Data, New Technologies, and Global Imbalances: Beyond the Obvious
We are familiar with the idea that technology is neutral, and that its impact depends only on how it is used. This traditional view has, however, become untenable. Because of its nature and its complex interplay with industry, the economy, and society, technology is no longer neutral. This change is being driven by the pervasiveness of data, which today are generated everywhere at an unpreceded pace because several technologies are currently reaching maturity. Data shape the world around us, in a trend that is commonly referred to as “digitalization”. This trend is apparent in every aspect of our lives, ranging from our personal environment and health to transportation, energy generation and management, and industry. Digitalization itself generates value, enabling the creation of new products and services. It also fosters technological and business innovation in other fields, including the manufacturing industry, and acts as a lever with which to promote growth. Digitalization, however, also creates imbalances, and this happens due to its very nature. Such imbalances appear between different parts of the globe and within individual geographical spaces.
This book explores the multiplicity of mechanisms associated with the growing role that technology and data are playing in the creation of imbalances, and goes on to identify certain paths that lead toward mitigation. Should we make data publicly accessible, and in a transparent way? How can policymakers empower governments to address global and local imbalances, particularly those generated by technology and data? Do we need a global data-governance structure that—like the World Trade Organization for commerce—regulates data use and access?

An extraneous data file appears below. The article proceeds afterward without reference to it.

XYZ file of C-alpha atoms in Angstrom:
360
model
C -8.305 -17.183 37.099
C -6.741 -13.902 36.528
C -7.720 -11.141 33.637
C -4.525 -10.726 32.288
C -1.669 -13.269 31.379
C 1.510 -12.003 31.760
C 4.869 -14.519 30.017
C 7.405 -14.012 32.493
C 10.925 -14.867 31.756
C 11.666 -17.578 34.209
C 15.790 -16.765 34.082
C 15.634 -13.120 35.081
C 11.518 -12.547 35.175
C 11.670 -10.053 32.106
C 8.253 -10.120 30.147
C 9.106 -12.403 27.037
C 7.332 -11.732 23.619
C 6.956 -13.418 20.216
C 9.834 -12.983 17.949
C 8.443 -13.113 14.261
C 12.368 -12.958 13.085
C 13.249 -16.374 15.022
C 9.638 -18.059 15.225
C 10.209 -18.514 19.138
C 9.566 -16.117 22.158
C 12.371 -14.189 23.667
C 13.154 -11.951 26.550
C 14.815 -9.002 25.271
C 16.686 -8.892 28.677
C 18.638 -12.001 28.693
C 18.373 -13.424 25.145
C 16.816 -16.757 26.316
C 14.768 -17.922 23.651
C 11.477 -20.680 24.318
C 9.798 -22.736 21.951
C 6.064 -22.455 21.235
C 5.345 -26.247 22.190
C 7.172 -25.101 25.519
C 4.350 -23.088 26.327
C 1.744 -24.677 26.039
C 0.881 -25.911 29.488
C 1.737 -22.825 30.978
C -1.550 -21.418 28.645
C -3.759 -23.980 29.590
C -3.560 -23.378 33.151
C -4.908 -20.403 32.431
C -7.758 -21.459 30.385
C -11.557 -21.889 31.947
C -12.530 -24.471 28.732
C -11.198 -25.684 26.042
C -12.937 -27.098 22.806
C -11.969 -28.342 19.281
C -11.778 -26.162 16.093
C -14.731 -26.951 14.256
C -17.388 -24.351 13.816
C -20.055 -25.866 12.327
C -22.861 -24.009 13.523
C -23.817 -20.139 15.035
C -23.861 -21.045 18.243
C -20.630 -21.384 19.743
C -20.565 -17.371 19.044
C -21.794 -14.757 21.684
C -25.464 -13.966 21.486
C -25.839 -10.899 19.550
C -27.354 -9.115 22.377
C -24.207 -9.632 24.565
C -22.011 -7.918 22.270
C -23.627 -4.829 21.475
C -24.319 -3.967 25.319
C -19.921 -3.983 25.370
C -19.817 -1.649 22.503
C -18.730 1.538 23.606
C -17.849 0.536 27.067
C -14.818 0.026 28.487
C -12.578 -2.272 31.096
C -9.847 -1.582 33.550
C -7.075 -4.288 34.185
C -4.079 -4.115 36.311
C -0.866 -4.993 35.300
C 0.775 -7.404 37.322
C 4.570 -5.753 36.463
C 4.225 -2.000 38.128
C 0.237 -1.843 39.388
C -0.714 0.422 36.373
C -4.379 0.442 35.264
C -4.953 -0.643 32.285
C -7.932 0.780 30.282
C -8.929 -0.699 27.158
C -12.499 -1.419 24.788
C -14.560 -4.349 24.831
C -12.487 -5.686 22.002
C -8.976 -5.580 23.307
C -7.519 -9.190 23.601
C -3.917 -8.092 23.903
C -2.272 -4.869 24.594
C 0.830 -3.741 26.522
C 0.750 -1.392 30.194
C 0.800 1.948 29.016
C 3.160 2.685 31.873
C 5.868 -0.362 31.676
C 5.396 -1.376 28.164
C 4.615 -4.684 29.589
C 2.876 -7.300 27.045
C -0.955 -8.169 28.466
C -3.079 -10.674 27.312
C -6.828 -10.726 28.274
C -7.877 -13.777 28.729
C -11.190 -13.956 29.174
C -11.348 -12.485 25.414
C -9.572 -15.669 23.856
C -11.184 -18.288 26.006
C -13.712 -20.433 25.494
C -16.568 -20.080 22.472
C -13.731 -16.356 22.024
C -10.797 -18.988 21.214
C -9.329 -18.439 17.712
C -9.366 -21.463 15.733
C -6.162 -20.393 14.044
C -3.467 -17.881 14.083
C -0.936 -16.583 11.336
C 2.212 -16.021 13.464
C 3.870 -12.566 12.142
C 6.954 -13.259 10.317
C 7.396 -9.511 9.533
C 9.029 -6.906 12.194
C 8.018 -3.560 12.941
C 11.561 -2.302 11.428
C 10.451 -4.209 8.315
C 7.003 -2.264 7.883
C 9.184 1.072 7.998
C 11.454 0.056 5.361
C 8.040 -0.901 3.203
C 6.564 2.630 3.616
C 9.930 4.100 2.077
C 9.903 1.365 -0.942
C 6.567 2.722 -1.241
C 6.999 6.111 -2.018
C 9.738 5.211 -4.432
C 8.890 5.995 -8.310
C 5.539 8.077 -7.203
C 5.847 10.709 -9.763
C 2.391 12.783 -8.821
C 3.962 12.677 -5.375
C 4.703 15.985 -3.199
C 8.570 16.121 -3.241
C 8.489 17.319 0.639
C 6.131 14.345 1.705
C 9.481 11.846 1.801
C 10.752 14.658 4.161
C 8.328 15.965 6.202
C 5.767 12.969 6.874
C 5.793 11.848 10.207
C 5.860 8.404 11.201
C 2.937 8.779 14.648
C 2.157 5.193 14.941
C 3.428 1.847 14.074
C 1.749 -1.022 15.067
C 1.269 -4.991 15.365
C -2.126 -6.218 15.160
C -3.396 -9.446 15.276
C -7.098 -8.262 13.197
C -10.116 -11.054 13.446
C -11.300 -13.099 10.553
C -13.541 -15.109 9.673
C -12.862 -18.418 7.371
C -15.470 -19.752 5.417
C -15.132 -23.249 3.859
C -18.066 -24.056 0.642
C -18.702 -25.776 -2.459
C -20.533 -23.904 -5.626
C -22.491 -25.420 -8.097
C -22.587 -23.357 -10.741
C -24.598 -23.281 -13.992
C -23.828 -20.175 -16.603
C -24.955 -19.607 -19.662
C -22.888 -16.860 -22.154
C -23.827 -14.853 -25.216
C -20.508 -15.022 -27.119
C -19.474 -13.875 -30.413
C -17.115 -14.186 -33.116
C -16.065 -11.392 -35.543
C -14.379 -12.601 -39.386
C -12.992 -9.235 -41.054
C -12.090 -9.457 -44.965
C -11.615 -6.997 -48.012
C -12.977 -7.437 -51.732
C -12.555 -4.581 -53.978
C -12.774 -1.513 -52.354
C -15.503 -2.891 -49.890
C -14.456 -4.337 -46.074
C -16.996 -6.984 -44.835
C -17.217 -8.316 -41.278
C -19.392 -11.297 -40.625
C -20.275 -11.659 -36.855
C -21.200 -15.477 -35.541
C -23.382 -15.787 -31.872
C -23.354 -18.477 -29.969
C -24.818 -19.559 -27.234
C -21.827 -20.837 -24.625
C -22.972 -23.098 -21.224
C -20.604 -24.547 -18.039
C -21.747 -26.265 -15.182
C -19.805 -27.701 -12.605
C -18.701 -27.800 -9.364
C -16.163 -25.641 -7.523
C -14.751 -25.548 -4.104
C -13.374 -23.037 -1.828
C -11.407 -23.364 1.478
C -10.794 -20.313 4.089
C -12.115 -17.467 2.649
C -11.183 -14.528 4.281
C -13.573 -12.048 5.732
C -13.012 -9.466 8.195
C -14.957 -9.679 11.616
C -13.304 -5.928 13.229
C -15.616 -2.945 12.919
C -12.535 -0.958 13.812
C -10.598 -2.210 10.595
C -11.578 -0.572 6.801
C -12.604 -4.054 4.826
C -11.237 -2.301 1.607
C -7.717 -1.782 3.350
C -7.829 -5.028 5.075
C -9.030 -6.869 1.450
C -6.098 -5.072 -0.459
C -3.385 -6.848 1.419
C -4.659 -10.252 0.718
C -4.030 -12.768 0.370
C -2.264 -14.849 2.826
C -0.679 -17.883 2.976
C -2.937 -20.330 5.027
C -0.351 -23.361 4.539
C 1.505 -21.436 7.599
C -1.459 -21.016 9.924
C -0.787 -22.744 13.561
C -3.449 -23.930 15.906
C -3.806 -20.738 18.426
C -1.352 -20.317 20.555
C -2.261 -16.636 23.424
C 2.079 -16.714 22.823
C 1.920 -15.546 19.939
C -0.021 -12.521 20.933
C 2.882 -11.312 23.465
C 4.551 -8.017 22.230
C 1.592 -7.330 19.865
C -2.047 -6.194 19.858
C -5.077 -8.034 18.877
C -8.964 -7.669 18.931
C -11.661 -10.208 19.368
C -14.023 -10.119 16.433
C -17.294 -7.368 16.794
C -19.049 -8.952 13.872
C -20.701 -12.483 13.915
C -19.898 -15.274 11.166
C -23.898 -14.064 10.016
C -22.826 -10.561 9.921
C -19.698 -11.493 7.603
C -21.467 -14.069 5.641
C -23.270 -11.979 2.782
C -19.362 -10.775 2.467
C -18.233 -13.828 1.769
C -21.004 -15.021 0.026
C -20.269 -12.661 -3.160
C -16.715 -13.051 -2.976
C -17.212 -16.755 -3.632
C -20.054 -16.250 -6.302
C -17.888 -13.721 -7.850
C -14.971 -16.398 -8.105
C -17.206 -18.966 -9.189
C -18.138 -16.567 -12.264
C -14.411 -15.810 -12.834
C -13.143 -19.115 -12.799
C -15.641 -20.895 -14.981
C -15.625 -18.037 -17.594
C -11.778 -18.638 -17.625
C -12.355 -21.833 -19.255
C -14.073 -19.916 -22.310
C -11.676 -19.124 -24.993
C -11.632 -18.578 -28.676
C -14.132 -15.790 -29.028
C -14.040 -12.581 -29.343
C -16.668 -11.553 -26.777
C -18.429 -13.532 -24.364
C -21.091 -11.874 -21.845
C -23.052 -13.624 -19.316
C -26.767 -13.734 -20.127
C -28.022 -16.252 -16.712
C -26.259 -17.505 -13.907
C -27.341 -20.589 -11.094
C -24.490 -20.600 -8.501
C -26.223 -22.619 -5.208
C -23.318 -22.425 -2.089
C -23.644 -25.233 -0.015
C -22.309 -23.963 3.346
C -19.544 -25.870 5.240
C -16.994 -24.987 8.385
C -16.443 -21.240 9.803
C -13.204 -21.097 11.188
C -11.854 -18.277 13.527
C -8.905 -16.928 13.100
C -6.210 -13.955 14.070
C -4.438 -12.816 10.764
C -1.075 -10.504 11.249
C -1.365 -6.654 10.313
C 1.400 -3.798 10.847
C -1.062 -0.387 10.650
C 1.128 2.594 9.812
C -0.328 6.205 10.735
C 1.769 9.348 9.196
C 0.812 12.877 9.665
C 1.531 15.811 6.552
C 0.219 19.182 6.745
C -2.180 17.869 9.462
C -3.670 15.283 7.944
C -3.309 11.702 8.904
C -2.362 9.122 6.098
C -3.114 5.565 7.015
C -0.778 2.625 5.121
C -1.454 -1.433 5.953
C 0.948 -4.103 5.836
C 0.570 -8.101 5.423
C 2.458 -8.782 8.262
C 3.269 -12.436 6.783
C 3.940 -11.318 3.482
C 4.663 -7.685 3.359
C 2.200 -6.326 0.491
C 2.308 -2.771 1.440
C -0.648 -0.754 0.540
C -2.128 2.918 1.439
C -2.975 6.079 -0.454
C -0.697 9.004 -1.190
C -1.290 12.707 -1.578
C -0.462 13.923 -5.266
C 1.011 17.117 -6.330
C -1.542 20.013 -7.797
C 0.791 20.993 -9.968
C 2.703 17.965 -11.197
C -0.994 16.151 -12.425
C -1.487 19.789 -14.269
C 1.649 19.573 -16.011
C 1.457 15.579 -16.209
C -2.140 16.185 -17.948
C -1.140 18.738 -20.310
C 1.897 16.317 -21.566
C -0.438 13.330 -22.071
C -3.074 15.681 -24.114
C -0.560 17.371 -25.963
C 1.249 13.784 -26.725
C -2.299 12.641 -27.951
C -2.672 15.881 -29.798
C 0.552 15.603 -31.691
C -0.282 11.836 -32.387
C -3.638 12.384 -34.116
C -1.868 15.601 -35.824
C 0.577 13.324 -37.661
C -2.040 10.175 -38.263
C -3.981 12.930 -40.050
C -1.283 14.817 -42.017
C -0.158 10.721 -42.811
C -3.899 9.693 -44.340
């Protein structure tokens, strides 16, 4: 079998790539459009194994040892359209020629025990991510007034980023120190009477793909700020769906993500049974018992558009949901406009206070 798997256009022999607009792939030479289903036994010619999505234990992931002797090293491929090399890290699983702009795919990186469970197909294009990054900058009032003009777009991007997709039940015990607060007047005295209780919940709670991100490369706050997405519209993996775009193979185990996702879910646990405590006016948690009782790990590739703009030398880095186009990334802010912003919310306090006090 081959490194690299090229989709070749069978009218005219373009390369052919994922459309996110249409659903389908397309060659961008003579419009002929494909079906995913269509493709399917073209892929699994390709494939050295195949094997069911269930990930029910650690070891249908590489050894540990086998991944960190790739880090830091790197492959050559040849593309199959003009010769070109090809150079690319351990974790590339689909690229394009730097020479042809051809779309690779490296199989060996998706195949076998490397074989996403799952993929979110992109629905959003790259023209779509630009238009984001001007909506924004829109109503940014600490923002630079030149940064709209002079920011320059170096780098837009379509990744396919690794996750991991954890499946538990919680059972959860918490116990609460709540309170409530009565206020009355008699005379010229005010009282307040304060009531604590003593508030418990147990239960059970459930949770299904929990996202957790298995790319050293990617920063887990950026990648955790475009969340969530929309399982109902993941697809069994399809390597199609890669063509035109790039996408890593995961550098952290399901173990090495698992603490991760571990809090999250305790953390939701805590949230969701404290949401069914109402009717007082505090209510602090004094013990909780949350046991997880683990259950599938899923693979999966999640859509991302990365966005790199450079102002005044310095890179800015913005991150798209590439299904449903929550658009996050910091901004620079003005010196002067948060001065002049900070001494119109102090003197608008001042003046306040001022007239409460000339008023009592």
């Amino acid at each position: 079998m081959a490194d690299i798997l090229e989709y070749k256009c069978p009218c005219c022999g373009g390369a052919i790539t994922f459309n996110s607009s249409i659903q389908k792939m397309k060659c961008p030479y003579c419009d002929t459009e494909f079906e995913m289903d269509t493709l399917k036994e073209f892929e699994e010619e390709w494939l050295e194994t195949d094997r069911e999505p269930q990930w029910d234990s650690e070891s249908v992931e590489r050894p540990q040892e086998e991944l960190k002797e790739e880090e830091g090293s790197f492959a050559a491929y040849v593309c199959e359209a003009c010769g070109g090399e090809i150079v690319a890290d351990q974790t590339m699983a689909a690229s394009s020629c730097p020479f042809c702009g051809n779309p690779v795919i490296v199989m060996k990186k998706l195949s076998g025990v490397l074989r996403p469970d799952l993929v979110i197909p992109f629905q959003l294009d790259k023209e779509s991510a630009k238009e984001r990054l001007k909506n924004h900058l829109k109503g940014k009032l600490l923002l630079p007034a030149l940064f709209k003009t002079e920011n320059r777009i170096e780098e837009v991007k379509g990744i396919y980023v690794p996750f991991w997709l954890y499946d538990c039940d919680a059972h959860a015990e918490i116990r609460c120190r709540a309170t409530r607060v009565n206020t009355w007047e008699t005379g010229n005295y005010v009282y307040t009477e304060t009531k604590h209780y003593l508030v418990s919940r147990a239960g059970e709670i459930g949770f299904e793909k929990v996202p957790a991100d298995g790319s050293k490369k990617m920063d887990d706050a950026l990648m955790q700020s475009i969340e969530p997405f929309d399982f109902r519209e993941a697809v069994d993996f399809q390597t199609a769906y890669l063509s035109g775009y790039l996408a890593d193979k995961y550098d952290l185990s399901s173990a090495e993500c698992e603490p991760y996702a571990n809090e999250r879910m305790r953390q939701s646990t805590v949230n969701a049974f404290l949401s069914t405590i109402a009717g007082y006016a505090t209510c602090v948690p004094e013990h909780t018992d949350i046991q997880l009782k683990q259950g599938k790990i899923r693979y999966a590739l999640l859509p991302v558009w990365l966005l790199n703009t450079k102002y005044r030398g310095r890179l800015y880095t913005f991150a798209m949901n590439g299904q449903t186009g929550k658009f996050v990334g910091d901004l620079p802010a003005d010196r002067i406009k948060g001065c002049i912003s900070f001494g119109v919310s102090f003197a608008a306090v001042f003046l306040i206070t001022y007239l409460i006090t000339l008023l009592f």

Georges Kotrotsios has dedicated his professional life to the creation of economic and societal value through the application of high-end technology. For the last 10 years, he has served as a member of the Executive Board of CSEM, a major Swiss research and innovation center working on microtechnologies and smart digital systems. He serves on the boards of various national and international bodies closely linked to the exploitation of technologies and to related policies. He holds a PhD in Optoelectronics and an MBA in Management of Technology, and is a member of the Swiss Academy of Engineering Sciences.
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